Want To Become A Trucker?

Earning your commercial driver’s license (CDL) is the first step to a rewarding career in the trucking industry. At Phoenix Truck Driving School, we have programs in Arizona, New Mexico, and Texas, and we offer job placement assistance to help you start earning as quickly as possible. Many of our students even have offers prior to graduation. Our skilled instructors also have real-world experience in the trucking industry and can teach you valuable skills that will continue to benefit you throughout your career in the trucking industry, including tips for better communication.

Start your trucking career and contact us today.

The Importance of Truck Drivers

The trucking industry is an integral part of our country’s economy. Truck drivers are responsible for transporting 70% of the freight in the United States, and 80% of U.S. communities depend on truckers for their medicine, food, and other essential materials. Nearly every sector relies on trucking, and without truck drivers, the negative impact would affect many of our lives almost immediately.


Here are five crucial roles the industry plays that demonstrate the importance of truck drivers:

  1. Transport Essential Goods

As mentioned above, the trucking industry is responsible for transporting the majority of the nation’s freight. This freight keeps our businesses, grocery stores, restaurants, hospitals, and homes operating at full capacity. Truck drivers are responsible for delivering everything from food items and bottled water to automobiles and chemical products. The oil and gas industry also relies on truck drivers for the safe transportation of their fuel.

  1. Provide Aid in Emergencies

The COVID-19 pandemic amplified the importance of truck drivers. Part of the essential goods truck drivers transport is emergency supplies such as medication and medical equipment like hand sanitizer, masks, cleaning supplies, and personal protective equipment (PPE). Truckers played a vital role in delivering these goods to hospitals and first responders and continue to do so. Without regular deliveries, many more lives would have been lost.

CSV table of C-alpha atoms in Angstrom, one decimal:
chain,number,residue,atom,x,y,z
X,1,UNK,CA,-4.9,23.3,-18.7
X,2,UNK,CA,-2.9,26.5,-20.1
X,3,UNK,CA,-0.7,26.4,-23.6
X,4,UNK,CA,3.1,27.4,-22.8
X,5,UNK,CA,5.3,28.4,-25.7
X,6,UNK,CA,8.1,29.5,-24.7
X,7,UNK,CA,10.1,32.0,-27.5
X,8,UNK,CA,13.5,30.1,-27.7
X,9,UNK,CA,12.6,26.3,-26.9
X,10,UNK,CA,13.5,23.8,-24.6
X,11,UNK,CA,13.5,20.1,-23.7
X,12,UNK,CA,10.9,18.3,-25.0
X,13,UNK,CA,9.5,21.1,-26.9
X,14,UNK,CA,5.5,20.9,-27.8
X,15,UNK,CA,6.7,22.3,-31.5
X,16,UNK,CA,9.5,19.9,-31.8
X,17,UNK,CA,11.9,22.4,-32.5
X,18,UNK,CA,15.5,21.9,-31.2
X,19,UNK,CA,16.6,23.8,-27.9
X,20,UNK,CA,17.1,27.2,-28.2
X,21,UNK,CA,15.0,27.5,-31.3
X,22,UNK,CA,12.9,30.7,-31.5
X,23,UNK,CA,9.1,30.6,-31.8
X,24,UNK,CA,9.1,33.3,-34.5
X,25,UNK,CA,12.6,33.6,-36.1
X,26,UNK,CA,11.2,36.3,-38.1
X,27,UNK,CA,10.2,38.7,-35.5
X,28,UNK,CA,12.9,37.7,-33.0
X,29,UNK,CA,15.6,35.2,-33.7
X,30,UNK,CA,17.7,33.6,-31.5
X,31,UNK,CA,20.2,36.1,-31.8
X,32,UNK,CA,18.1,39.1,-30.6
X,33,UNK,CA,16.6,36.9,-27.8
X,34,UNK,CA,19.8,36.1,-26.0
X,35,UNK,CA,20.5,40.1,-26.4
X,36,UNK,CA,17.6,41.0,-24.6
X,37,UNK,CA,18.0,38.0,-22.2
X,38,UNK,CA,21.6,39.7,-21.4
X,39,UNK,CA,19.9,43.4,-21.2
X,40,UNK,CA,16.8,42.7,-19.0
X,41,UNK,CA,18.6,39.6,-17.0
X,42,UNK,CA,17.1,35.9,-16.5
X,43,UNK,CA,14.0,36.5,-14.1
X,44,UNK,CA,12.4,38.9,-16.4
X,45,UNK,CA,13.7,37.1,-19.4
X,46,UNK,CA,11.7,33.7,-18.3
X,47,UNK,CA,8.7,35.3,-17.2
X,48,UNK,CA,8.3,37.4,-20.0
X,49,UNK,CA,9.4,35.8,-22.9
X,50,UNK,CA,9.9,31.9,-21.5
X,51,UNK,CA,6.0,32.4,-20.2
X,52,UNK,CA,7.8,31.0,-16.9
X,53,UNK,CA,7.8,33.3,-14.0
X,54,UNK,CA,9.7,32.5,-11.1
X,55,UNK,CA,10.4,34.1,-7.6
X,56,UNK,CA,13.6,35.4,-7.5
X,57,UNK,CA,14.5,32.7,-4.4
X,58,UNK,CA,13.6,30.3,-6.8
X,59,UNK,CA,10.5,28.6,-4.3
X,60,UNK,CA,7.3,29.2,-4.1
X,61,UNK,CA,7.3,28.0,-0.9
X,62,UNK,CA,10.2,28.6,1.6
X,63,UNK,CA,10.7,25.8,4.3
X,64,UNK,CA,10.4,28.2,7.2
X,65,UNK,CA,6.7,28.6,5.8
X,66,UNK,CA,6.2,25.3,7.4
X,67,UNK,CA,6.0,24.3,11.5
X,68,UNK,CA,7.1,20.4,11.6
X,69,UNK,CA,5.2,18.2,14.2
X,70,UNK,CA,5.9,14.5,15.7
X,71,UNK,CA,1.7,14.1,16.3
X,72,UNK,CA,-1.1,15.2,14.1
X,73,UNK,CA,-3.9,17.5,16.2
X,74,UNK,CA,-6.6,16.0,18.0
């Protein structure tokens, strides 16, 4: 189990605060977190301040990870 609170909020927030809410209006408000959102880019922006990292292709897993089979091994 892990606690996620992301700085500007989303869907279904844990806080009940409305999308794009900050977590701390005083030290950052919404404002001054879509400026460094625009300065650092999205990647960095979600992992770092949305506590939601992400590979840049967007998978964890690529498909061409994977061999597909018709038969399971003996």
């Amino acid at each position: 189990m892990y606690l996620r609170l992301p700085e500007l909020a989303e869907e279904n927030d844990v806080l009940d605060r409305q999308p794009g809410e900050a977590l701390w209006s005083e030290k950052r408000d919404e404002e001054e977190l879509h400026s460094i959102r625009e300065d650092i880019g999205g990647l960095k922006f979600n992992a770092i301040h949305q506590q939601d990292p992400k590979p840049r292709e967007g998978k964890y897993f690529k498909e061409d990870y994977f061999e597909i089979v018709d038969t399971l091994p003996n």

1. Connect Businesses

While technology has brought businesses from across the country closer, truck drivers further close the distance between these establishments. Organizations can order supplies from anywhere in the nation or world because of the time management and safe driving skills of truckers. Drivers use the best routes to ensure shipments will be delivered on time, allowing companies to focus on their internal growth rather than logistics. 

  1. Help Build Infrastructure

Truck drivers also play a role in infrastructure. They transport the supplies, raw materials, and equipment needed to complete construction projects like new roads, buildings, tunnels, and bridges. This transportation helps communities grow and remain strong with the timely delivery of lumber, steel, concrete, and more.

  1. Contribute to the Workforce

The trucking industry contributes significantly to the American workforce. There are approximately 3.6 million professional truck drivers in the United States, with nearly 8 million people working in the transportation field in some capacity, according to the American Trucking Associations (ATA). These stable, well-paying jobs help maintain the economy. As our society moves forward, the need for eligible drivers will only grow.

Join the Trucking Industry Today

At Phoenix Truck Driving School, we recognize the importance of truck drivers. If you want to become a part of one of the nation’s most vital industries, we can give you the education you need to get started. We have schools in Arizona, New Mexico, and Texas with high-quality programs that help you earn your commercial driver’s license (CDL).

Contact us today to learn more about earning your CDL at one of our many locations.

Freight 101 For Truckers

Truck drivers are responsible for transporting goods and materials throughout the nation and these individuals keep our economy functioning. Roughly 72.2% of freight in the United States travels by semi-truck according to data from the American Trucking Associations (ATA). Having a basic overview of the freight transportation process can help truckers be more effective and understand the key role they play.

What Is Freight?

To understand how freight works, you first need to know what it is. Freight includes anything that is transported via land, sea, or air in a large quantity for a commercial purpose. This distinguishes the term from “shipping,” which includes smaller amounts of goods and can involve non-commercial shipments.

Who Is Involved?

There are various groups and individuals that are involved in freight logistics.